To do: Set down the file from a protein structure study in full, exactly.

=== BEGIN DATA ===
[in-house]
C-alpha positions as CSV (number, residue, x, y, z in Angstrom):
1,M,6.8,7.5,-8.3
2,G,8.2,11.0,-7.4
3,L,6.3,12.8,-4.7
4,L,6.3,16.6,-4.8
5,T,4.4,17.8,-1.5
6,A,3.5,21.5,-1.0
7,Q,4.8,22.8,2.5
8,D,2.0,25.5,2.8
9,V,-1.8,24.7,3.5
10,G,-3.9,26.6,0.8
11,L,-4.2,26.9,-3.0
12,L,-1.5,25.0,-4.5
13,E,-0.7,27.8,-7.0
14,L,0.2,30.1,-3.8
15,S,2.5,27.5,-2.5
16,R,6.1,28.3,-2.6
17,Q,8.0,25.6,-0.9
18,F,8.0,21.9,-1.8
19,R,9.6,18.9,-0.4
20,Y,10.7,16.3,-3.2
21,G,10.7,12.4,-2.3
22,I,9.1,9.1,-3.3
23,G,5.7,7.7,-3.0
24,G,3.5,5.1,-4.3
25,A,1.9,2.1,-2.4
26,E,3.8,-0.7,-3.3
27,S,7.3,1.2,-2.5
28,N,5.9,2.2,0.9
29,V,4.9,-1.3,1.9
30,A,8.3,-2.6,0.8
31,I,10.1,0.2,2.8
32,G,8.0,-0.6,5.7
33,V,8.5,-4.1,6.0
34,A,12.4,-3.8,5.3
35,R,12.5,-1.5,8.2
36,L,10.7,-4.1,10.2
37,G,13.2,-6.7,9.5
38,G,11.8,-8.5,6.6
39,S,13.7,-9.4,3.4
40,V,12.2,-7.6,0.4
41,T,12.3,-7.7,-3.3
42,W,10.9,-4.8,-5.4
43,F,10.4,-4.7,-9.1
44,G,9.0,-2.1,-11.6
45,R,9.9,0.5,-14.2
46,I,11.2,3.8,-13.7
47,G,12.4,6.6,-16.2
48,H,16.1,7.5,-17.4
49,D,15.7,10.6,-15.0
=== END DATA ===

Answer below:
[in-house]
C-alpha positions as CSV (number, residue, x, y, z in Angstrom):
1,M,6.8,7.5,-8.3
2,G,8.2,11.0,-7.4
3,L,6.3,12.8,-4.7
4,L,6.3,16.6,-4.8
5,T,4.4,17.8,-1.5
6,A,3.5,21.5,-1.0
7,Q,4.8,22.8,2.5
8,D,2.0,25.5,2.8
9,V,-1.8,24.7,3.5
10,G,-3.9,26.6,0.8
11,L,-4.2,26.9,-3.0
12,L,-1.5,25.0,-4.5
13,E,-0.7,27.8,-7.0
14,L,0.2,30.1,-3.8
15,S,2.5,27.5,-2.5
16,R,6.1,28.3,-2.6
17,Q,8.0,25.6,-0.9
18,F,8.0,21.9,-1.8
19,R,9.6,18.9,-0.4
20,Y,10.7,16.3,-3.2
21,G,10.7,12.4,-2.3
22,I,9.1,9.1,-3.3
23,G,5.7,7.7,-3.0
24,G,3.5,5.1,-4.3
25,A,1.9,2.1,-2.4
26,E,3.8,-0.7,-3.3
27,S,7.3,1.2,-2.5
28,N,5.9,2.2,0.9
29,V,4.9,-1.3,1.9
30,A,8.3,-2.6,0.8
31,I,10.1,0.2,2.8
32,G,8.0,-0.6,5.7
33,V,8.5,-4.1,6.0
34,A,12.4,-3.8,5.3
35,R,12.5,-1.5,8.2
36,L,10.7,-4.1,10.2
37,G,13.2,-6.7,9.5
38,G,11.8,-8.5,6.6
39,S,13.7,-9.4,3.4
40,V,12.2,-7.6,0.4
41,T,12.3,-7.7,-3.3
42,W,10.9,-4.8,-5.4
43,F,10.4,-4.7,-9.1
44,G,9.0,-2.1,-11.6
45,R,9.9,0.5,-14.2
46,I,11.2,3.8,-13.7
47,G,12.4,6.6,-16.2
48,H,16.1,7.5,-17.4
49,D,15.7,10.6,-15.0